Valcambi 5g Gold Bar = $58.49 x 5 = 292.45 + $29 = $321.45

I hope this information is helpful. Please let me know if you have any additional questions or concerns. Have a great day!"

#175 1 day ago
Quoted from Crash:

Here's an explanation I have from Hero Bullion:
"Hello,
Thank you for your inquiry regarding the premium per gram for 1, 2.5, and 5 gram Valcambi Gold Bars. Here is what I found:
Valcambi 1g Gold Bar = $19.99 over spot per oz
Valcambi 2.5g Gold Bar = $28 over spot per oz
Valcambi 5g Gold Bar = $29 over spot per oz
Here are the formulas I used to calculate the premiums above:
spot/weight = melt price or price per gram
spot x weight + premium = Price
Valcambi 1g Gold Bar = $58.49 x 1g = $58.49 + $19.99 = $78.48
Valcambi 2.5g Gold Bar = $58.49 x 2.5 = $146.23 + $28 = $174.23
Valcambi 5g Gold Bar = $58.49 x 5 = 292.45 + $29 = $321.45
I hope this information is helpful. Please let me know if you have any additional questions or concerns. Have a great day!"

Ok, gotcha.
This breakdown actually makes perfect sense.
A few thing to keep in mind:
There are fixed costs associated with minting an item. Examples, refining the metal, creating planchets, producing dies, striking the coin or bar.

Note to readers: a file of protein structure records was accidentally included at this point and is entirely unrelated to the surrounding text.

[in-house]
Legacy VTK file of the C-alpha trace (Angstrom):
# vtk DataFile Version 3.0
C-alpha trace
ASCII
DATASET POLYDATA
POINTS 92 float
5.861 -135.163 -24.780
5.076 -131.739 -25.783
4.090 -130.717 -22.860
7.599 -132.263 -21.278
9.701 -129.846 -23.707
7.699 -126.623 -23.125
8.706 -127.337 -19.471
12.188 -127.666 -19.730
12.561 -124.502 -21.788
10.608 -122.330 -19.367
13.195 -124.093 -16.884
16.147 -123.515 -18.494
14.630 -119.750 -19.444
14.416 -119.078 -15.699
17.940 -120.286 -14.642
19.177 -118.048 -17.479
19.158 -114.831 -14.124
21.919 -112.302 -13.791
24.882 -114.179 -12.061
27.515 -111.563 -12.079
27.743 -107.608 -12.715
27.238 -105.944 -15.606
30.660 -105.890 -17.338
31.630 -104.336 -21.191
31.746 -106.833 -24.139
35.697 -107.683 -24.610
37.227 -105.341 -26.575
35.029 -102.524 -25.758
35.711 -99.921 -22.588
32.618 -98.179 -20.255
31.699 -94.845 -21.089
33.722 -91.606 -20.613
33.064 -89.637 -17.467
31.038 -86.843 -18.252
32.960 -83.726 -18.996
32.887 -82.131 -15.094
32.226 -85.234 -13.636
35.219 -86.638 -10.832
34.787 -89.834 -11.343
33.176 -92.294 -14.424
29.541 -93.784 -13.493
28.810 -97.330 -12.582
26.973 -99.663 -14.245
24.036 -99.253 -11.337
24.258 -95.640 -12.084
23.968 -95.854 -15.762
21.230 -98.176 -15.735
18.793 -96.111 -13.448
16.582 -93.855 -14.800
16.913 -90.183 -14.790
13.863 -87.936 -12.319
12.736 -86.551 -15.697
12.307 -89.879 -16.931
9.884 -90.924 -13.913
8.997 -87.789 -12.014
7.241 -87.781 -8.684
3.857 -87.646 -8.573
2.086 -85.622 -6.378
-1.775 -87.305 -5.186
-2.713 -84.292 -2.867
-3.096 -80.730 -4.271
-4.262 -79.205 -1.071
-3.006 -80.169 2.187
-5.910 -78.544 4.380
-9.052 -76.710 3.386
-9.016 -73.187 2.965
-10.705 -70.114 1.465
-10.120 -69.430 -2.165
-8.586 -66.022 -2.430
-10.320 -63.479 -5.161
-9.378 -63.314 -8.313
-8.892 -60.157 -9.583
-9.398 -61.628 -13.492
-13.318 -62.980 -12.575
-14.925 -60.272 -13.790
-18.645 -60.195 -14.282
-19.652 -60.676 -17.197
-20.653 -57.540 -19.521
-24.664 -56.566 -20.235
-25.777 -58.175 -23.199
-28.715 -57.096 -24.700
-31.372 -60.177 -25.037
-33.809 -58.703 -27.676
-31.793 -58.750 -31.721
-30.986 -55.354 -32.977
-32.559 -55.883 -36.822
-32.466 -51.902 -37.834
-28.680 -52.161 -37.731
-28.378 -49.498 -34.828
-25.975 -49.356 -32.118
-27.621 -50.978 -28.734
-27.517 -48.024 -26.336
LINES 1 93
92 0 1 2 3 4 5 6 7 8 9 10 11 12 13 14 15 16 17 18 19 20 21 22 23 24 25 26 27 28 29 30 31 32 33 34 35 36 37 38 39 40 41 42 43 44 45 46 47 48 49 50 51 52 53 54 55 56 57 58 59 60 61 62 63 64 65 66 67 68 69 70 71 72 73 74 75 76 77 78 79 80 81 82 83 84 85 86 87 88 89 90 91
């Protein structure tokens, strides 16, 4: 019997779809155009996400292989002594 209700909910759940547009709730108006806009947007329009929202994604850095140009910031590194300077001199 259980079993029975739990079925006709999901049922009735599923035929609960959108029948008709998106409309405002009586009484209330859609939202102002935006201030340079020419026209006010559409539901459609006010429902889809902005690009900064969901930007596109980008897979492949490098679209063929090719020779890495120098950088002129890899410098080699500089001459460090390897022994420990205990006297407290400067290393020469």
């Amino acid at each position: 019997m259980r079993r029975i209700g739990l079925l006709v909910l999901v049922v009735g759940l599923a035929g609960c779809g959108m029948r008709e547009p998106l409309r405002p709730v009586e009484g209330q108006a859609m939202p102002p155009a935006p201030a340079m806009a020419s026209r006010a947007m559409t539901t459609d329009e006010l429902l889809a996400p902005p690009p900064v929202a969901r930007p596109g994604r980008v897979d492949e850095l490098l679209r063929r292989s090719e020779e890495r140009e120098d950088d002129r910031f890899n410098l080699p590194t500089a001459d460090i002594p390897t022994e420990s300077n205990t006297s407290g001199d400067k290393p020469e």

Just to get it into coin or bar form there is some kind of set up costs involved. Sure melt = whatever price on a given day, but that doesn’t account for production costs (at least on a newer product).

So it’s not necessarily a percentage over spot, in as much as is a set cost plus a percentage. And yes if you are buying multiple ounces it always cheaper to buy larger units, than a quantity of smaller fractional units.
It’s a lot easier to strike one 1 ounce bar, than ten 1/10 ounce bars (which is 10 times the labor).

#176 1 day ago

Right, and that makes sense from an economies of scale standpoint. I don't understand the high premium for larger pieces. IE, a $19.99 premium for a 1g bar, a $28 premium for a 2.5g bar, and a $29 premium for a 5g bar. This is just the premium, and of course buying more grams is more money. The premiums should be lower for higher weight bars.

The only thing I can think of is Valcambi is charging bullion dealers a higher premium for larger bars, maybe due to supply and demand. Then the dealers have to pass that cost on to the buyer. Perhaps the larger bars are just selling out a lot more, driving up the the price and negating any savings from economies of scale. Those larger sizes were out of stock when I checked. And shortly after the smallest 1g bar went out of stock as well.